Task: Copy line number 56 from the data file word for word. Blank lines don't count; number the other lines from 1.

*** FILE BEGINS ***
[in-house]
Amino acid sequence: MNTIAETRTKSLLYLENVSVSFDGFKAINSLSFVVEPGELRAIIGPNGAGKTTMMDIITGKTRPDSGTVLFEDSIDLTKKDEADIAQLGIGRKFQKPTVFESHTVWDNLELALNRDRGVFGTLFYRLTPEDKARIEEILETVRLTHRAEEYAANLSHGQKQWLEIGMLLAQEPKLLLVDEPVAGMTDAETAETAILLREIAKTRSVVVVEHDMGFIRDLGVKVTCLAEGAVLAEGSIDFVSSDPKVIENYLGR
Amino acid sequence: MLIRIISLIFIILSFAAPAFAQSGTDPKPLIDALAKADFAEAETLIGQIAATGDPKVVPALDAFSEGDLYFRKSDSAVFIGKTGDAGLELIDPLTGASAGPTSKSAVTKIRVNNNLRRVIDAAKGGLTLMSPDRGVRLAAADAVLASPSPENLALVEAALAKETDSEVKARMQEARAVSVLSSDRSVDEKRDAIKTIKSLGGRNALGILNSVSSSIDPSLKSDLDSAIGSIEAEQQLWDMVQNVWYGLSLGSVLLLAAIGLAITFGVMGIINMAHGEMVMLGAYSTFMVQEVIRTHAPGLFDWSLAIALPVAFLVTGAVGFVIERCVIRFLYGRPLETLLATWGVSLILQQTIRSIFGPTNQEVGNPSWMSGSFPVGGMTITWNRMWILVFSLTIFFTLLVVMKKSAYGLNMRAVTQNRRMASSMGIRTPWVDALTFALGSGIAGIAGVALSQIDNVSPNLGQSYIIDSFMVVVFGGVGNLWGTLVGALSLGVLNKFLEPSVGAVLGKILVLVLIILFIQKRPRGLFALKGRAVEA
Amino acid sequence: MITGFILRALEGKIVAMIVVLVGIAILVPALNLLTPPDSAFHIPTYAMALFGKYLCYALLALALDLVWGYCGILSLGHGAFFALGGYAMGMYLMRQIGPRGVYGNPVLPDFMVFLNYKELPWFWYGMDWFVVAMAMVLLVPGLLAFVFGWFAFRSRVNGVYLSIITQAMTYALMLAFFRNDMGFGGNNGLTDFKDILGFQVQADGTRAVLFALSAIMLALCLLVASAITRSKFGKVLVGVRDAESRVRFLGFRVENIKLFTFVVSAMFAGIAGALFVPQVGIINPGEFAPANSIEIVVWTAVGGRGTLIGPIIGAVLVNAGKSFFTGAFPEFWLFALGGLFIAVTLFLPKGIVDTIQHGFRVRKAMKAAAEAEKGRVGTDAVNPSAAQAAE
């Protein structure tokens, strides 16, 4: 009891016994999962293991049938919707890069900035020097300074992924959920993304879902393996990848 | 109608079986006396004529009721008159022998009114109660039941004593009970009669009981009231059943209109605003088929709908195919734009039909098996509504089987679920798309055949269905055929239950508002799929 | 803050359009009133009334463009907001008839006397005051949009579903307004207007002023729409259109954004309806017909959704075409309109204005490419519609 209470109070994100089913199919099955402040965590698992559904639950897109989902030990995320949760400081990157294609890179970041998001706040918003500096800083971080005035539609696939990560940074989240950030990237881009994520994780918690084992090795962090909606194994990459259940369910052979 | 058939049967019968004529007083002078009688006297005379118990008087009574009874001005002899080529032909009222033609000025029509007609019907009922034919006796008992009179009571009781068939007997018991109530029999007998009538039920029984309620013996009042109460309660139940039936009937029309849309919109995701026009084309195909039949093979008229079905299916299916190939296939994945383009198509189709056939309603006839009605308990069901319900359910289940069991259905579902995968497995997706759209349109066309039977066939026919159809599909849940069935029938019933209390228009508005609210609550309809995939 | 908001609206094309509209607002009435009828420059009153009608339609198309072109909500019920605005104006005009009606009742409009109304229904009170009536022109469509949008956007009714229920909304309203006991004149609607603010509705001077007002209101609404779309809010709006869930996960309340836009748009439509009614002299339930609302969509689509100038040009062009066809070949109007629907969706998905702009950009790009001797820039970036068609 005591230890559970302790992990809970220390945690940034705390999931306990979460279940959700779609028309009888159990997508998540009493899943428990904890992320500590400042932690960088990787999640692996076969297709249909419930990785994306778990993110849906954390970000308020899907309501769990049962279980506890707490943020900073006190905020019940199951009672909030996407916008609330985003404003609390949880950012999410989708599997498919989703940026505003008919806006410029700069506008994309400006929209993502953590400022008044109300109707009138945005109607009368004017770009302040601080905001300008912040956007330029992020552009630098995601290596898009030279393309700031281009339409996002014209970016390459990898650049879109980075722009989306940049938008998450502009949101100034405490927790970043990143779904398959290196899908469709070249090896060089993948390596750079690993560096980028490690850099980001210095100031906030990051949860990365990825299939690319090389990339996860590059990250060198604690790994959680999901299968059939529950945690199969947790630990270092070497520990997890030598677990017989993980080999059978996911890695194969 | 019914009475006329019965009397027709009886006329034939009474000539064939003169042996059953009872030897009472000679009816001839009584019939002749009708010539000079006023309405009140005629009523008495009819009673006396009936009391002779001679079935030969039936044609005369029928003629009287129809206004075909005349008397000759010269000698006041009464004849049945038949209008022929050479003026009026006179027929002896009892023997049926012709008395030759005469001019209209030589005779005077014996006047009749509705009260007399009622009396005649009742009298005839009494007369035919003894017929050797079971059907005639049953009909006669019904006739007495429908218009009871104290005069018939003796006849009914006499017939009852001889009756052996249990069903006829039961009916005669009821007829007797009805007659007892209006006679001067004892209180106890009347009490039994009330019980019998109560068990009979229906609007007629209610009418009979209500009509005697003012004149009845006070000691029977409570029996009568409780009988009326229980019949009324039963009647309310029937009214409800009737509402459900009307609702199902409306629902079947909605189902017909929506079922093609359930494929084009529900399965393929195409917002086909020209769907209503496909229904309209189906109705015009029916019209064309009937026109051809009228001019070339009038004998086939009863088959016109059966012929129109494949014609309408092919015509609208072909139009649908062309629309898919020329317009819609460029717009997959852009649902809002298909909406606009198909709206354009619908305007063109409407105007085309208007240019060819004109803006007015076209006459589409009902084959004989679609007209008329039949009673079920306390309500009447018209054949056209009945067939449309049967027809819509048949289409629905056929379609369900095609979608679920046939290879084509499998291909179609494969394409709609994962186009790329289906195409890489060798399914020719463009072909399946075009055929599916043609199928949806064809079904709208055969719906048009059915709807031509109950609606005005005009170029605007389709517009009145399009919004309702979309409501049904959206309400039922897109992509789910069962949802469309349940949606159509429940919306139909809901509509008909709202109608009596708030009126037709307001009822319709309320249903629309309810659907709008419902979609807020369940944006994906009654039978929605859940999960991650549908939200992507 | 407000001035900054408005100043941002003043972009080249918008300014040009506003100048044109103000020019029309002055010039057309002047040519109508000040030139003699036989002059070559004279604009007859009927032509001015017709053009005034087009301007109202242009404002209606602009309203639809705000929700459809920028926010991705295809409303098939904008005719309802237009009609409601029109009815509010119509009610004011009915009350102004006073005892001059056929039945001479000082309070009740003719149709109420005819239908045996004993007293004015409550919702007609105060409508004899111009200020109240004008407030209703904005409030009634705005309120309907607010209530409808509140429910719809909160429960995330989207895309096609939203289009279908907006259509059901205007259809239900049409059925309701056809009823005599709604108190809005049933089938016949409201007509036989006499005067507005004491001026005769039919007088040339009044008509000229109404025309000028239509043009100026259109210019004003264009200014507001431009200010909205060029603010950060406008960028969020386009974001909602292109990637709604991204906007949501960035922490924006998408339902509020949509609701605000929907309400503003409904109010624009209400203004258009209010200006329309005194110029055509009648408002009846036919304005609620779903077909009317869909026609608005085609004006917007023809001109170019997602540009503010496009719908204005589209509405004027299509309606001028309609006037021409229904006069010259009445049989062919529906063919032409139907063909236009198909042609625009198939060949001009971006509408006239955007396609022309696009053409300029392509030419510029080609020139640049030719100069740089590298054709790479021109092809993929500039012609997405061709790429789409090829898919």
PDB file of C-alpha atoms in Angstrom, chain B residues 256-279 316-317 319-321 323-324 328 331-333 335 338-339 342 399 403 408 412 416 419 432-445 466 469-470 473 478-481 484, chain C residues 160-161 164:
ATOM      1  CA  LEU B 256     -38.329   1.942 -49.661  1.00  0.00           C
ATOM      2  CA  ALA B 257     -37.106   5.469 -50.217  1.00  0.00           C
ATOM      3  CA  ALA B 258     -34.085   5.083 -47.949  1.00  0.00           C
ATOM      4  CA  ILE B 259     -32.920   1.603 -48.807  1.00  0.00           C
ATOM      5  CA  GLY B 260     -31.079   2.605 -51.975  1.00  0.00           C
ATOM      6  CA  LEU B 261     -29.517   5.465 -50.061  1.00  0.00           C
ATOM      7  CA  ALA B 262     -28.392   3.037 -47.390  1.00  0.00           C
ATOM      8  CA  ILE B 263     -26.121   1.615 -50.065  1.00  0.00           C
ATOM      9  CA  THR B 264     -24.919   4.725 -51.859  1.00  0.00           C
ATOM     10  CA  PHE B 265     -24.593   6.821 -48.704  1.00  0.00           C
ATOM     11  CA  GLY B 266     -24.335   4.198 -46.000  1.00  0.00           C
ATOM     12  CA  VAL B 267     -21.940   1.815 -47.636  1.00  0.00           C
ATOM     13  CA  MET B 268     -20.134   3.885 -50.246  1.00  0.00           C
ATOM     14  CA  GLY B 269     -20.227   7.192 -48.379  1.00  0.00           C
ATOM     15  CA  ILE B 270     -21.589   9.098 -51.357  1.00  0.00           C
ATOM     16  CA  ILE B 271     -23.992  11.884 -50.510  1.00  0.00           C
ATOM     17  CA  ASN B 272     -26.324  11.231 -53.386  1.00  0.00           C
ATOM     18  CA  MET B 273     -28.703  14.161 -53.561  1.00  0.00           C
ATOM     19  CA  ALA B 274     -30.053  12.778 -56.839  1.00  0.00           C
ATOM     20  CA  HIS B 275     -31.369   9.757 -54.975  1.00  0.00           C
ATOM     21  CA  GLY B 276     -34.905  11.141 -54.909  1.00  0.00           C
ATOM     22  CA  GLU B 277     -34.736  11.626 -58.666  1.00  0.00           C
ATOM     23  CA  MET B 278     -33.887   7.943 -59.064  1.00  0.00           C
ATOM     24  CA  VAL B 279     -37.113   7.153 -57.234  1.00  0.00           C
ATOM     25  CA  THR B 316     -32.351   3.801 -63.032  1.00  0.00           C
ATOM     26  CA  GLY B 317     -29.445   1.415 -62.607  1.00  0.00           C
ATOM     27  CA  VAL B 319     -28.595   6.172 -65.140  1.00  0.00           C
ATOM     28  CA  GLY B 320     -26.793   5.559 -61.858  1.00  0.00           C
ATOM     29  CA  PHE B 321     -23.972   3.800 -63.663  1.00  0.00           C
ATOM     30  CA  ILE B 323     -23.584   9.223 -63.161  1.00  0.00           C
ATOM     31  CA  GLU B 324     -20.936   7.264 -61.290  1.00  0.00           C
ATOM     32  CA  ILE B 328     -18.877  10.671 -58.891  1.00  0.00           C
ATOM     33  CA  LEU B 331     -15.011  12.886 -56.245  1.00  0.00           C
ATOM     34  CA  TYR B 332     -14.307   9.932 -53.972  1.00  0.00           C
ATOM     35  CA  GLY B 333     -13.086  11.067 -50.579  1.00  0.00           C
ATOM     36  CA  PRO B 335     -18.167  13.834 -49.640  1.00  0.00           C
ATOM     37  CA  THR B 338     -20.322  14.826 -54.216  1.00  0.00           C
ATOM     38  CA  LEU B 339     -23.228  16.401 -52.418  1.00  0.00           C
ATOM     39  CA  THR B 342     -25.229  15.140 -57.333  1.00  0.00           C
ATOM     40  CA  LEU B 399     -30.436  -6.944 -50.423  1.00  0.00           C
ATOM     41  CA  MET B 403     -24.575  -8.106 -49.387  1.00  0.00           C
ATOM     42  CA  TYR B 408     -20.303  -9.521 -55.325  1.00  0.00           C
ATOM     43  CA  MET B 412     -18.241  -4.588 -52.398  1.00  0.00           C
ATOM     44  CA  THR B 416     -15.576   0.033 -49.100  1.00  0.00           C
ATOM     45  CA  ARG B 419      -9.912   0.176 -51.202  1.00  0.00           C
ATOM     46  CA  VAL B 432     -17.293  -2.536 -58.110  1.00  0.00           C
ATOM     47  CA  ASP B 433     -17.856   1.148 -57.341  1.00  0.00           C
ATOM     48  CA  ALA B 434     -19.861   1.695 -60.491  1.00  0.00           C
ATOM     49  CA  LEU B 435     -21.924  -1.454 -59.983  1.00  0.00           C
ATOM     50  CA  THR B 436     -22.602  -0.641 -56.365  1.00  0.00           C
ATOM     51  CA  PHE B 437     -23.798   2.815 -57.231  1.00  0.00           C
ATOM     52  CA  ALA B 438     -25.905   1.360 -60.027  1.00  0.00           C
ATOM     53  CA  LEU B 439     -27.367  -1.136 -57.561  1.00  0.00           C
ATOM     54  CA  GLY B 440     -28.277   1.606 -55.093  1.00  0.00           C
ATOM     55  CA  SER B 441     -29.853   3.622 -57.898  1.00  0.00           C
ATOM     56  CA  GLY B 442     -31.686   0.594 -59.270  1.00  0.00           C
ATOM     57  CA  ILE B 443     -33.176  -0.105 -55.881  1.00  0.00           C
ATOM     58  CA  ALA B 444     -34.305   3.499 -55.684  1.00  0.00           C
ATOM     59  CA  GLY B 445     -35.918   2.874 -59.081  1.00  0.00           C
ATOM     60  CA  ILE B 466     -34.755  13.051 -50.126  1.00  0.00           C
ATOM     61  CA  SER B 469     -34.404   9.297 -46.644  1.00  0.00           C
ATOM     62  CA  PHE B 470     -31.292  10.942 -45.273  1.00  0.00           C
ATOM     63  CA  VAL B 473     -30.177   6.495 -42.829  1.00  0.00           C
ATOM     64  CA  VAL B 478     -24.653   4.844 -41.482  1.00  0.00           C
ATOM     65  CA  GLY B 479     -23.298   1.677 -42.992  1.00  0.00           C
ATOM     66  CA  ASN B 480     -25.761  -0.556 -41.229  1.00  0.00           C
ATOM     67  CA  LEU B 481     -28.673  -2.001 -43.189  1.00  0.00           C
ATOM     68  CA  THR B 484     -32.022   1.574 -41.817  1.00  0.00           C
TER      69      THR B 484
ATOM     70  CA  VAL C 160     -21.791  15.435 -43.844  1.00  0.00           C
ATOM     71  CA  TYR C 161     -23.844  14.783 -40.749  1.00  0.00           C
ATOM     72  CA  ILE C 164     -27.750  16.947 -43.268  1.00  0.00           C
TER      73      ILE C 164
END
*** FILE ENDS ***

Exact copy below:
ATOM     50  CA  THR B 436     -22.602  -0.641 -56.365  1.00  0.00           C